Unifor union in Canada hails UAW-Fiat Chrysler sellout contract in US
2 November 2015
The Unifor trade union in Canada is following the lead of the United Auto Workers (UAW) in the US in seeking to portray the contract pushed through at Fiat Chrysler (FCA) as a great advance for the working class.
The Windsor Star recently quoted Dino Chiodo, president of Unifor Local 444 (Windsor FCA plant), as claiming that the new contract south of the border validates the previous concessions contracts signed by the Canadian Auto Workers (now Unifor). The UAW deal “tells us we have been on the right path,” said Chiodo.
The contracts covering 23,500 FCA, General Motors and Ford autoworkers in Canada come up for renewal in late summer 2016. The current agreements, which are two-tier in everything but name, provide for a lengthy ten-year “grow-in” period for newly hired workers. They start at $20.50 per hour and gradually progress to the full $33.85 rate a decade later (the Canadian dollar is currently valued at 25 percent less than the American dollar).
As in the new US contract, there is no guarantee that the terms will be not be weakened further in the upcoming contract. In the 2012 contracts, the union officialdom and the auto bosses increased the grow-in period from six to ten years.
Newly hired workers, moreover, currently receive sub-standard health care benefits and are subject to a “hybrid” (part defined benefit and part defined contribution) pension plan that is vastly inferior to the defined benefit plan provided to veteran workers.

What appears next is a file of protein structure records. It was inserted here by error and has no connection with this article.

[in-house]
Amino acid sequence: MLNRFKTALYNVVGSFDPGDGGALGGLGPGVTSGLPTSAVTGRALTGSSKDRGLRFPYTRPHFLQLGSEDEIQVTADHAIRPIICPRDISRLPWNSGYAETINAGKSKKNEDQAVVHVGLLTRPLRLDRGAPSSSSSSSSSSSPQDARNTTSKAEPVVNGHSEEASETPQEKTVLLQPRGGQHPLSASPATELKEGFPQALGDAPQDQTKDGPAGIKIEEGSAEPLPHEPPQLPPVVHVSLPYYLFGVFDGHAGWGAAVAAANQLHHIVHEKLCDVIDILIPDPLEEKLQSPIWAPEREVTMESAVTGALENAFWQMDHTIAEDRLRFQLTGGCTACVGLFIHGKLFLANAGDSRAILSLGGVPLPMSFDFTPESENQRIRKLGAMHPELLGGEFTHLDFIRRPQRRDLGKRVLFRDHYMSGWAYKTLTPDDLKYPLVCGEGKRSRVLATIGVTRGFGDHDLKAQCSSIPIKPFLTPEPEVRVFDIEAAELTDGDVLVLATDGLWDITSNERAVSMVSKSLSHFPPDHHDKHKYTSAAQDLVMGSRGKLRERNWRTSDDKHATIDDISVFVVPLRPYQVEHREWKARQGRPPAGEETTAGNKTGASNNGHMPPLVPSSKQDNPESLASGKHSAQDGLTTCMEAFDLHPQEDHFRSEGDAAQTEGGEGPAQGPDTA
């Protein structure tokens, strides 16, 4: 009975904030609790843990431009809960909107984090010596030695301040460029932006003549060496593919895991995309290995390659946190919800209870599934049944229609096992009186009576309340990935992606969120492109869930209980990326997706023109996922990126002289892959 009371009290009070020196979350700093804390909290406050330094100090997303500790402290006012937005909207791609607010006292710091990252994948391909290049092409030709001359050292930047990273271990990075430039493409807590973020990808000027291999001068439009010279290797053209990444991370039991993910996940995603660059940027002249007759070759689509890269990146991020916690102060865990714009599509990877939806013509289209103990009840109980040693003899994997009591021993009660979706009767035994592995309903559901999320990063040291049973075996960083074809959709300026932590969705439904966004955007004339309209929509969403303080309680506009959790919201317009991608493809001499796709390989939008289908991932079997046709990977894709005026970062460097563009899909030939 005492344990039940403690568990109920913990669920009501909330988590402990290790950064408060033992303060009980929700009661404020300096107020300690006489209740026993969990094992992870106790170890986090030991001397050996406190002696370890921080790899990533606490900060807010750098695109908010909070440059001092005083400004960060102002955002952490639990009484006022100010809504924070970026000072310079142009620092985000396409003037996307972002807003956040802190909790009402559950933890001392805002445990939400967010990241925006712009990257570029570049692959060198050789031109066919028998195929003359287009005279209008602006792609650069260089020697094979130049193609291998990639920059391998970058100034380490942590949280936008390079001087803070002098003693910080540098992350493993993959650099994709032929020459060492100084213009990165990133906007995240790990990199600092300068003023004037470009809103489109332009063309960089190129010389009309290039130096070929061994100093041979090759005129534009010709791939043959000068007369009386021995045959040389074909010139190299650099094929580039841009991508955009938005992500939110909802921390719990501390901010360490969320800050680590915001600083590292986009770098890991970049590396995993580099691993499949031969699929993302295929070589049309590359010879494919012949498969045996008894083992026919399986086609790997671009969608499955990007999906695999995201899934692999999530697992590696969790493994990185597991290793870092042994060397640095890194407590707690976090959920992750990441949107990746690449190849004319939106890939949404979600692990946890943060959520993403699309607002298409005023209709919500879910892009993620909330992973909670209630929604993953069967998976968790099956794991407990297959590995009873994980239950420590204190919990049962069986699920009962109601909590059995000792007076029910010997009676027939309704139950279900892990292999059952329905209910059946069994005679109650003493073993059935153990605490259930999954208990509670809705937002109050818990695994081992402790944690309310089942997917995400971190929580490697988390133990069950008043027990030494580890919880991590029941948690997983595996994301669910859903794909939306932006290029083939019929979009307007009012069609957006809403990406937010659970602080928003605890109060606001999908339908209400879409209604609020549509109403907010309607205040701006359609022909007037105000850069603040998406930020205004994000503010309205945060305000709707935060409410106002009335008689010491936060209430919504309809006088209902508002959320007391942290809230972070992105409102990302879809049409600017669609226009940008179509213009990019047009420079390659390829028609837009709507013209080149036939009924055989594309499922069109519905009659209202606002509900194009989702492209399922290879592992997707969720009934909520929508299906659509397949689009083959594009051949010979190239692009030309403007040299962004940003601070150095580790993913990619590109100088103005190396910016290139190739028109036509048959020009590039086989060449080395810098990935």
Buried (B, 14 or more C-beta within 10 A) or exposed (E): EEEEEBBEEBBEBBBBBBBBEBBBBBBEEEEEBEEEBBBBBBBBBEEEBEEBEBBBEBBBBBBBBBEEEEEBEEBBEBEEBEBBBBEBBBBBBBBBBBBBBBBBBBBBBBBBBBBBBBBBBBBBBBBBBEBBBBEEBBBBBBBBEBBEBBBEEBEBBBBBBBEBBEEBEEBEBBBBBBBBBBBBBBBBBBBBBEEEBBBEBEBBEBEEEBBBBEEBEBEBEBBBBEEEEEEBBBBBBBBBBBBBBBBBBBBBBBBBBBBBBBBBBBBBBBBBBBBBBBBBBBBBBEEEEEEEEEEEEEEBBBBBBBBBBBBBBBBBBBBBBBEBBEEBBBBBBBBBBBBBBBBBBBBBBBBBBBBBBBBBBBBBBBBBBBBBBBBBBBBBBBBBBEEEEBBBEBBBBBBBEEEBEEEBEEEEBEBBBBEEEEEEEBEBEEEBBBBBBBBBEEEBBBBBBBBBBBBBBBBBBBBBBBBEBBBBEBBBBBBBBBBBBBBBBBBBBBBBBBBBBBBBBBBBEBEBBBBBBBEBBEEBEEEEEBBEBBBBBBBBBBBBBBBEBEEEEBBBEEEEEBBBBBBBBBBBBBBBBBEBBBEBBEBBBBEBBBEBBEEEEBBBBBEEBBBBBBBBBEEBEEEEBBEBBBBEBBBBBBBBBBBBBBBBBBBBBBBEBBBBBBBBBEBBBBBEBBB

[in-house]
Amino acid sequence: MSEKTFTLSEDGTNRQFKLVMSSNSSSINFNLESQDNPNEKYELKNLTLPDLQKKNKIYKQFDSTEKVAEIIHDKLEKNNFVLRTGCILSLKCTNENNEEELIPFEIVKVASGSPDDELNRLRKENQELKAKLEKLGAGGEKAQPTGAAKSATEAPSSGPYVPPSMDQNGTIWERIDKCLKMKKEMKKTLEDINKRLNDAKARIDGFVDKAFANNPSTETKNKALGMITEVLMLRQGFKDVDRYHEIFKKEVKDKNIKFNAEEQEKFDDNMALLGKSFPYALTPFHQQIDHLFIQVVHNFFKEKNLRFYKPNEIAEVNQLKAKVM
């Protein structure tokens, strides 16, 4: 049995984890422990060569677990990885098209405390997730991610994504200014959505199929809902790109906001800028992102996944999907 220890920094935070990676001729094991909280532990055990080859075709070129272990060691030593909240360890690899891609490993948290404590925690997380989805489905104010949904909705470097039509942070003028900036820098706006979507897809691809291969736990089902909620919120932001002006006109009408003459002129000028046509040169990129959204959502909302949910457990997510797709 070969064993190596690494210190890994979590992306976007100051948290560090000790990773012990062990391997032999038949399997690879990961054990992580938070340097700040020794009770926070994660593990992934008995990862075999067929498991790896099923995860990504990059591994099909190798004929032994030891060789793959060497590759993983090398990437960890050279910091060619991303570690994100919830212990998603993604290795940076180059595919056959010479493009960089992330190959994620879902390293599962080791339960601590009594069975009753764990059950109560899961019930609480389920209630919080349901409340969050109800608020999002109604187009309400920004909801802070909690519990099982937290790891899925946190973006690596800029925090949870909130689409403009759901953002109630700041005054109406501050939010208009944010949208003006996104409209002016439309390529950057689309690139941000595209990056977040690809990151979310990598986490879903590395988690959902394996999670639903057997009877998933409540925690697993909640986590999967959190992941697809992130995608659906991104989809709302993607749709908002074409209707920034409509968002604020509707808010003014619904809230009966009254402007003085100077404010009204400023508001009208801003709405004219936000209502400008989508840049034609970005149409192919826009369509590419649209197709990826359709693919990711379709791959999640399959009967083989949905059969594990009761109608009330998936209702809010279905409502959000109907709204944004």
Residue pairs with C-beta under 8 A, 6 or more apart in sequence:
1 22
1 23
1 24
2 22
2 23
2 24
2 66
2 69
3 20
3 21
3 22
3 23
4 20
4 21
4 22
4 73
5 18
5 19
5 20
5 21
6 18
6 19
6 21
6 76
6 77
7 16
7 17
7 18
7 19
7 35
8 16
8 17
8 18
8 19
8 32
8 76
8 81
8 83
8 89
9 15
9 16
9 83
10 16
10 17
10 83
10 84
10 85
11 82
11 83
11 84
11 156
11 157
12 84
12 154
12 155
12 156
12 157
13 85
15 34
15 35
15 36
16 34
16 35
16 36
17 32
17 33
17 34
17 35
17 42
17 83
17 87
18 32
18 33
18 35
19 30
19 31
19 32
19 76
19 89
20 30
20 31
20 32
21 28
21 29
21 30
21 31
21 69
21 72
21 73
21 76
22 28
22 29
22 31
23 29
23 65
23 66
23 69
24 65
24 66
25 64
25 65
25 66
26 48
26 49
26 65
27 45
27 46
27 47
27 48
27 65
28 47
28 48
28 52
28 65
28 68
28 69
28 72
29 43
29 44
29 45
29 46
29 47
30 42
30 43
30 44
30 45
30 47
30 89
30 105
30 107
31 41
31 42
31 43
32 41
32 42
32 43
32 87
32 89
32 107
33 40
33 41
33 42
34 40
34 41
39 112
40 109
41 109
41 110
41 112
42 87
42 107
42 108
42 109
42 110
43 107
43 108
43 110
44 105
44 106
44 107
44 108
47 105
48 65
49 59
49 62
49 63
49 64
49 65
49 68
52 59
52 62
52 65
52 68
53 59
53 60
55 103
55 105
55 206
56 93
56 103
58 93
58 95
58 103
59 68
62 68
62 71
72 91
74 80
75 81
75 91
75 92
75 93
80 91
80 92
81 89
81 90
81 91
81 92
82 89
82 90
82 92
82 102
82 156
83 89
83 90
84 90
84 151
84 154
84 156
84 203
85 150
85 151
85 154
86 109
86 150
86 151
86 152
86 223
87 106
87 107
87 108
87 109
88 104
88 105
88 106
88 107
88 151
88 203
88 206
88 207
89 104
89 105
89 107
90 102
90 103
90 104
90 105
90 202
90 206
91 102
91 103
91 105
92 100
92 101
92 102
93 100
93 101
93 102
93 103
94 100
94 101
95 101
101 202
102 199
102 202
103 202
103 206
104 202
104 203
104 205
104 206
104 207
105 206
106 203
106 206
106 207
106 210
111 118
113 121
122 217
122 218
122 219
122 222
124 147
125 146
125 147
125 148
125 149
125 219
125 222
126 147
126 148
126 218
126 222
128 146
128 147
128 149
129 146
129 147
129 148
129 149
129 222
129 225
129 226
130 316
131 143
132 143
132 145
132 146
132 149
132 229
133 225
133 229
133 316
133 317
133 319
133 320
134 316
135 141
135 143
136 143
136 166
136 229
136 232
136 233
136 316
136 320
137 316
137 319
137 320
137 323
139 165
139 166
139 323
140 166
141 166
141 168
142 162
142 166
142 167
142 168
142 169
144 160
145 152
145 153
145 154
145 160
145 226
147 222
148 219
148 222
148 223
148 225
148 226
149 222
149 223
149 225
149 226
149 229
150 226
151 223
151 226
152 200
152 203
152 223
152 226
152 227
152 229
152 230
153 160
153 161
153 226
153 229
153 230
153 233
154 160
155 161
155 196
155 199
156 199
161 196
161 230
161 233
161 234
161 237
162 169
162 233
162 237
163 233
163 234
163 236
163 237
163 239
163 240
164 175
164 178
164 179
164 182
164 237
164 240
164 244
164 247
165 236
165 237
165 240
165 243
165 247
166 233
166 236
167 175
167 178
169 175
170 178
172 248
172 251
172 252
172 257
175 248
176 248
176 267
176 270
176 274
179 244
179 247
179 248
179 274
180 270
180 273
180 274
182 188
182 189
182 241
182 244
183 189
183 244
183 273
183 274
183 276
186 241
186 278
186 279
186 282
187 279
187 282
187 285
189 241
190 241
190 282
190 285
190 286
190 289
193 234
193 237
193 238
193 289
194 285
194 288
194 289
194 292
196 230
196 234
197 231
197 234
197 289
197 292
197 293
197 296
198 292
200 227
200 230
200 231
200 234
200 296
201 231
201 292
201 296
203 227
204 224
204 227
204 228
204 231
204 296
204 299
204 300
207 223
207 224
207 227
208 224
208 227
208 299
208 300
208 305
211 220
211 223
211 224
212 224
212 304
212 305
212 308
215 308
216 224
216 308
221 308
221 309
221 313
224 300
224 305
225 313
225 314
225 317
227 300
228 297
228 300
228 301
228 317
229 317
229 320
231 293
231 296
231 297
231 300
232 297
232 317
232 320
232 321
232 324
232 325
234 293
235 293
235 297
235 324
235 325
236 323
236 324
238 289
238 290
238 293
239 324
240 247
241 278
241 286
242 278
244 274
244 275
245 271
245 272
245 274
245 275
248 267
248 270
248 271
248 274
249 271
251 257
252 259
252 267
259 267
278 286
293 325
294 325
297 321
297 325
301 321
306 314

Even this “hybrid” pension scheme is threatened in the upcoming round of negotiations. Unifor agreed last year in a contract at GM’s CAMI plant in Ingersoll, Ontario to impose a full defined contribution plan on new hires. Statements by union officials last spring to the Globe and Mail confirmed that Unifor is open to extending the concessions at CAMI across all Big Three facilities in Canada.
The claim by UAW officials that the new FCA contract for US workers (and now the tentative GM deal) has put an end to the two-tier system is a lie. The so-called eight year “in-progression” path for newly hired workers cannot be guaranteed in a four year contract. New hires will continue to receive significantly inferior benefits even if they “progress” through the “path.” And the agreements allow for the further proliferation of even lower tiers, including temporary workers, parts workers and “sub-assembly” workers.
With all limits on the percentage of second-tier workers eliminated, the companies will, with the assistance of the union, drive out older, first-tier workers through speed-up, layoffs and victimizations.
Already in Canada, Unifor President Jerry Dias is relishing the prospect of a significant increase in cheaper, second-tier workers at the GM plant in Oshawa, Ontario. In November, 1,000 jobs will be lost there as the Camaro product is shipped to GM’s Lansing, Michigan plant. At the same time, further product lines in Oshawa are not guaranteed past 2016, under conditions in which 2,100 of the remaining 3,600 workers will be eligible for retirement.